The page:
This is a close call, the interior found in the Tiguan is great and the optional technology does add that extra spice. Quite frankly though, the Mazda CX-5 takes the cake here. It may not have an Active Info Display to replace the classic dials, but I feel the Mazda uses better materials and more metals. The Tiguan may have slightly more practicality but in terms of luxury and style, it’s the CX-5 all the way.

2017 Mazda CX-5

So what do you pick?

This depends on two factors, Firstly,  what kind of person you are and the second and possibly more important factor, Price. If you like the limelight and love to stand out then the Tiguan is probably the one you would prefer, it has more road presence and will definitely turn more heads but it will also cost you more money. The Tiguan TDI 2.0 Highline 4motion starts at R566,900 and doesn’t include the Active Info Display, 8” Discover Pro infotainment system, DYNAudio system or leather Upholstery.

2017 Mazda CX-5

On the other hand, the CX-5 is definitely the more understated vehicle and while it comes in just shy of the Tiguan at R561,700, it includes a BOSE 10-speaker system, a head-up display, navigation, leather seats and an electronically sliding sunroof (R11,500 option on the Tiguan).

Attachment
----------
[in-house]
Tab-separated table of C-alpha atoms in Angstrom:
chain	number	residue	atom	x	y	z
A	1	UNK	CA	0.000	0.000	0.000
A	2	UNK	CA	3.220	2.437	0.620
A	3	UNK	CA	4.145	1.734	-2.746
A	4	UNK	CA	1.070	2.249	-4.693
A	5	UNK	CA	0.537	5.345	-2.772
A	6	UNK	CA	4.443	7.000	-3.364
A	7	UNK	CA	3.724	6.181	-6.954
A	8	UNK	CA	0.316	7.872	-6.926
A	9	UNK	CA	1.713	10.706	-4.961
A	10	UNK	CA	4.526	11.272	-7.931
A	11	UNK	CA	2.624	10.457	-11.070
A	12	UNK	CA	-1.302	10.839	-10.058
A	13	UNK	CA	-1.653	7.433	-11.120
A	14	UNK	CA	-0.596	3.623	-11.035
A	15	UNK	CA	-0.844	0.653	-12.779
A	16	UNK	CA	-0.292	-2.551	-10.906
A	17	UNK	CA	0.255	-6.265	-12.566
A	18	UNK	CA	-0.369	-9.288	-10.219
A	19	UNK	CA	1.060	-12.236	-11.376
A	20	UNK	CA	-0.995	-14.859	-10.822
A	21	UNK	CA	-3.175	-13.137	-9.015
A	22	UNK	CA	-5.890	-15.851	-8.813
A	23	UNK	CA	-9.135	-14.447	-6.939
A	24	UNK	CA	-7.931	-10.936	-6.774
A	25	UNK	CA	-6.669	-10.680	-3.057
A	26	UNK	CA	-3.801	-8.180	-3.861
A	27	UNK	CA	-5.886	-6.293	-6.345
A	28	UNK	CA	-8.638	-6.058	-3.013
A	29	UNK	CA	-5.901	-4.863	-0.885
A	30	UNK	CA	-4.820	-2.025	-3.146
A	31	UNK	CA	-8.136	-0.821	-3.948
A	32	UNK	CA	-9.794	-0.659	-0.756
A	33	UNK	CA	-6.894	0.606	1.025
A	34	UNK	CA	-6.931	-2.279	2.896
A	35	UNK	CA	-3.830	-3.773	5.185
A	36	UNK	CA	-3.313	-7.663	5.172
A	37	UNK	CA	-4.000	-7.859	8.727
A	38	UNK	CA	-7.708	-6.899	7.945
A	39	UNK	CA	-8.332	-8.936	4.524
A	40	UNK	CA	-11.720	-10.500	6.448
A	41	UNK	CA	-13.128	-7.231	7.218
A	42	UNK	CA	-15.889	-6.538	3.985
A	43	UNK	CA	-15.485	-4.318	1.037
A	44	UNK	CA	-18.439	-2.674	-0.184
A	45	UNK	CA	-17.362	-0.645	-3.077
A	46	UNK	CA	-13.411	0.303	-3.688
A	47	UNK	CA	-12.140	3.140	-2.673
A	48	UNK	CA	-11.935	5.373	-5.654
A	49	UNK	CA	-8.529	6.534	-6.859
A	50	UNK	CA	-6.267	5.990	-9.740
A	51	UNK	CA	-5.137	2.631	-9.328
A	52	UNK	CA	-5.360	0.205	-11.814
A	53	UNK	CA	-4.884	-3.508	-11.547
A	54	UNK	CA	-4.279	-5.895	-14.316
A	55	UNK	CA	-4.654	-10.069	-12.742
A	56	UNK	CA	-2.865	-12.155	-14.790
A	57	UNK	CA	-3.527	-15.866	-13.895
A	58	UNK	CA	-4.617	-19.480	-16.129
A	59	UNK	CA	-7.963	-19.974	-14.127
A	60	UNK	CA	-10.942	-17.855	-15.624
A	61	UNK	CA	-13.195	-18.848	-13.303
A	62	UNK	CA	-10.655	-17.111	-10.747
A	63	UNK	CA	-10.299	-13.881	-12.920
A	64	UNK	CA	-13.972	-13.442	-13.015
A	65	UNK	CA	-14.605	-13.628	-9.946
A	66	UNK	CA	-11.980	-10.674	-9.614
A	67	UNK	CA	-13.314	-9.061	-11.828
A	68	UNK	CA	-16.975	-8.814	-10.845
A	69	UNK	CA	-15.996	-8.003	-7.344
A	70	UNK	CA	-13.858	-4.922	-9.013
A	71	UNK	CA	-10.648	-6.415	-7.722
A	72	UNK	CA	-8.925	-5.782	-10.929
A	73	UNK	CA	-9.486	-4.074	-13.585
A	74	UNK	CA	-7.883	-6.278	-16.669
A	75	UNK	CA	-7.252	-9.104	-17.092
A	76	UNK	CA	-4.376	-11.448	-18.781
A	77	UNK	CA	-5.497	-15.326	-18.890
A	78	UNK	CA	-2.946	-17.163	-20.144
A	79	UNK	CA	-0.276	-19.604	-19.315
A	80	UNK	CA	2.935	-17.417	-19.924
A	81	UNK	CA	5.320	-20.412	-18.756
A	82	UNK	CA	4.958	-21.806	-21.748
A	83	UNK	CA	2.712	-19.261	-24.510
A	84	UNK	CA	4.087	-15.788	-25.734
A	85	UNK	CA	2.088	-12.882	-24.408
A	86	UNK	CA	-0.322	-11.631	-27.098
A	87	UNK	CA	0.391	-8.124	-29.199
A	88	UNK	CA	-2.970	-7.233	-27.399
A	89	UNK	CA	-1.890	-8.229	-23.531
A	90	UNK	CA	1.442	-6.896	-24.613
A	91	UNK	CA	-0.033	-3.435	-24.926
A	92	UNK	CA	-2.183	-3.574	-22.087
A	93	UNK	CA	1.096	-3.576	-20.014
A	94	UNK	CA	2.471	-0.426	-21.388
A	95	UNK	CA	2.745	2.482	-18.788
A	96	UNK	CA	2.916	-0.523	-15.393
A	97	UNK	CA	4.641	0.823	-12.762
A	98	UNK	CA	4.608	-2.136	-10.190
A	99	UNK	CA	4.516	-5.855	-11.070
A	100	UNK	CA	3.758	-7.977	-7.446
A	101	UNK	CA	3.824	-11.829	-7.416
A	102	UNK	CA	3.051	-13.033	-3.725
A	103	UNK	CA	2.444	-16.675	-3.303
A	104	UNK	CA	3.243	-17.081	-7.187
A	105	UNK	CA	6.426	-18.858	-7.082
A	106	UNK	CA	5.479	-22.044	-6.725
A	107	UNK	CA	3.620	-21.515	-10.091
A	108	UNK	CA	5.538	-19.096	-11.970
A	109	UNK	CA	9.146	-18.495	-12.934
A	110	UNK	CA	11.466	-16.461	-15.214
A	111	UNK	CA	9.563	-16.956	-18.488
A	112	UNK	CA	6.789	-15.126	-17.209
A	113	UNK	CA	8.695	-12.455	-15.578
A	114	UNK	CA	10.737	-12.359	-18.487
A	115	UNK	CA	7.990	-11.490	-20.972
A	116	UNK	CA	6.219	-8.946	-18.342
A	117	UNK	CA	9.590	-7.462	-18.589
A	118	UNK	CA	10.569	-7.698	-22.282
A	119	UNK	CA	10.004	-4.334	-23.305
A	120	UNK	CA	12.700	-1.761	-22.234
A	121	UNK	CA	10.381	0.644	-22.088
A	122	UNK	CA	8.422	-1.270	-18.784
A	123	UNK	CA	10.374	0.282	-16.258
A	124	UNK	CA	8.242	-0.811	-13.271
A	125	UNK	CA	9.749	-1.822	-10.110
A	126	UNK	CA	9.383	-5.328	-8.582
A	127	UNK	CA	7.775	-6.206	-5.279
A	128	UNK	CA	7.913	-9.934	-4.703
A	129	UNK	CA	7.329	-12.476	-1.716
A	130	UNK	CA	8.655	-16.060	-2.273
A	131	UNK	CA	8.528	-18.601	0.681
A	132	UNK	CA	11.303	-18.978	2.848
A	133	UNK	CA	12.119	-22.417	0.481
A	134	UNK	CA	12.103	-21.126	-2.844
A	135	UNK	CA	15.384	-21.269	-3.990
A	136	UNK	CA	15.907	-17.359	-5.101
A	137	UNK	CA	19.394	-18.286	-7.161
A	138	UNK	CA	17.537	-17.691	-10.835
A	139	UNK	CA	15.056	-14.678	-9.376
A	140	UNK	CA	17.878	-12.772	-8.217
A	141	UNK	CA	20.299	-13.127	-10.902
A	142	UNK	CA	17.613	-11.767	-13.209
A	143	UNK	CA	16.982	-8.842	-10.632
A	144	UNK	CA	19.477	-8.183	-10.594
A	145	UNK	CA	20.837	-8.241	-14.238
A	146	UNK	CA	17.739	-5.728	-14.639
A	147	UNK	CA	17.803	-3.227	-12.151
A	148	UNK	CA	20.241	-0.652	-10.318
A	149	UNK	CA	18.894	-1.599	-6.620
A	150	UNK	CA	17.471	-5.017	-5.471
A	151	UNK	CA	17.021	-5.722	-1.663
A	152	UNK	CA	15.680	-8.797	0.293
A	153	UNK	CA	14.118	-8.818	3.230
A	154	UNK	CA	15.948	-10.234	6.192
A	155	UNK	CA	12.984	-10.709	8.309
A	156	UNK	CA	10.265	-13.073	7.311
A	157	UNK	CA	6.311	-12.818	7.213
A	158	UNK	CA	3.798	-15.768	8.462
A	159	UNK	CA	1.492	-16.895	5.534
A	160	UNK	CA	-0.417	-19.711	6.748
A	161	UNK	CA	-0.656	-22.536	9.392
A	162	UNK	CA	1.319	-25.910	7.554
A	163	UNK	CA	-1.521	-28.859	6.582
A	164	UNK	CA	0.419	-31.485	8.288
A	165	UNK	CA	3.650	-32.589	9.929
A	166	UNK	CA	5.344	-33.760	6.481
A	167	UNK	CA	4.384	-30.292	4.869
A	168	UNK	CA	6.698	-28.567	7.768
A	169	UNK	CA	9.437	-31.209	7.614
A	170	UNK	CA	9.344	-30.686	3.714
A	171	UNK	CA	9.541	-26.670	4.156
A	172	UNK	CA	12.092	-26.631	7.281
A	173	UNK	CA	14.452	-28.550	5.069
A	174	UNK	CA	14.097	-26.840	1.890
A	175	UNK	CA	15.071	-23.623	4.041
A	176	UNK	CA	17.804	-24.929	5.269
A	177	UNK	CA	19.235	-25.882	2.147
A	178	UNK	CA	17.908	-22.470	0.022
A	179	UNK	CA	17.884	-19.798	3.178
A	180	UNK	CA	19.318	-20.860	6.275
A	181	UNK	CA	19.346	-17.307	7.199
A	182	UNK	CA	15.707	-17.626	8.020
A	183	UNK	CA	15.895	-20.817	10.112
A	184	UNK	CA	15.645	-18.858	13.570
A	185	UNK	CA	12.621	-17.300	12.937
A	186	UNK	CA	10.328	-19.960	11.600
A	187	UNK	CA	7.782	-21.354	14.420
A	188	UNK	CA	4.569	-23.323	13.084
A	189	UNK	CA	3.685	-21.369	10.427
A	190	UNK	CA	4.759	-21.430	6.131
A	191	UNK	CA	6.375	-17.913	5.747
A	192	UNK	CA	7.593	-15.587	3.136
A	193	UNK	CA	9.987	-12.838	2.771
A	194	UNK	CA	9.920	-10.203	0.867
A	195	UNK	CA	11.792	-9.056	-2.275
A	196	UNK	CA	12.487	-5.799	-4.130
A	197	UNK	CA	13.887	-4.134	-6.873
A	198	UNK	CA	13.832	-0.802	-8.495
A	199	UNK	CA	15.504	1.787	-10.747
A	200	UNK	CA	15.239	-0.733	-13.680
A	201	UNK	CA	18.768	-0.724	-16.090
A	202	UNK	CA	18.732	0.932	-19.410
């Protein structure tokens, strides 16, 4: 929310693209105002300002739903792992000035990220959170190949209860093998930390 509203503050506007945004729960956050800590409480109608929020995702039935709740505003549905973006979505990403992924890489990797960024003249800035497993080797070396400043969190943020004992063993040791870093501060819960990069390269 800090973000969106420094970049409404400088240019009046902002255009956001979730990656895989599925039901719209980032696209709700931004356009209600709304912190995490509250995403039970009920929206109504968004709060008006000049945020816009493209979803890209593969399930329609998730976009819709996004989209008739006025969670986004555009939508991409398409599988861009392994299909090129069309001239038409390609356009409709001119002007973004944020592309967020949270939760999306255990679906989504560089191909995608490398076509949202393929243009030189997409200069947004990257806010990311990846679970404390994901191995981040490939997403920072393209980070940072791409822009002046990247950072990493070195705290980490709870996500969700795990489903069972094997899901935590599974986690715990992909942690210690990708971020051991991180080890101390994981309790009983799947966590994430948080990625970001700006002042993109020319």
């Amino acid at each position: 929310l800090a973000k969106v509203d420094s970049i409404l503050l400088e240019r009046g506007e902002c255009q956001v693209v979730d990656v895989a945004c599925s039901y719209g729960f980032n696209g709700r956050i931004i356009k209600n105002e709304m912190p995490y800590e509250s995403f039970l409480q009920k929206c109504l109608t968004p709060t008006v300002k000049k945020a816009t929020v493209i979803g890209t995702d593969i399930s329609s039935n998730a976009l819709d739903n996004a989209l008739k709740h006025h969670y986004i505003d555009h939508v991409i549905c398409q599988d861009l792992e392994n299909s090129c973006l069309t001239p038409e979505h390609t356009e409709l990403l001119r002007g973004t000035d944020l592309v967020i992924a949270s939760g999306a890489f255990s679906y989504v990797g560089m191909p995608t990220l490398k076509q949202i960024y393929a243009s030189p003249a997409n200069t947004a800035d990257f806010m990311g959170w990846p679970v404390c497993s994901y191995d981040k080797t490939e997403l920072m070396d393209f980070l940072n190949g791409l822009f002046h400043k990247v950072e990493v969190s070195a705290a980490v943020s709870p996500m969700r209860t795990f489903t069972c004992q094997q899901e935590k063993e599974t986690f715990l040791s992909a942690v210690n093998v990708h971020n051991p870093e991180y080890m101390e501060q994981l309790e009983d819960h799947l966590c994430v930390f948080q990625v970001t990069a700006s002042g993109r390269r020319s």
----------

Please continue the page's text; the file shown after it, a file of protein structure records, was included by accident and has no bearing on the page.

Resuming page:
In overview, the CX-5 is definitely providing the most value for money, whereas the Tiguan offers a different appeal of style and image, whilst also being backed by the VW brand, which as we know is extremely popular in South Africa. Either way, both cars offer great packages and whichever you pick you will be happy ( Unless you’re sitting in a Tiguan at the starting line of a trailer drag race.)

Volkswagan Tiguan Extended Review.

Much hype has been made about the new Volkswagen Tiguan. This excitement is warranted though, because the car looks and drives amazingly. So far the car has won the Family Car award from Cars.co.za’ Consumer Awards.  It is also a finalist for the Wesbank SAGMJ South African Car of The Year 2017, so things seem to be going pretty well for the new model.  We’ve spent some time driving the models offered in South Africa during the launch, so we could confirm that the new Tiguan is indeed a revolution compared to the old car. There was nothing wrong with the model preceding it, but there was neither anything outstanding about it as well. A two day launch allowed us the opportunity to get a feel of the car, in order to report if it was good or bad.  A month long test however  helped us to better understand the true consumer experience of the new Tiguan. This is what Volkswagen gave us the opportunity to do during the month of December. As a result, we can highlight the following about the car:

Family friendly: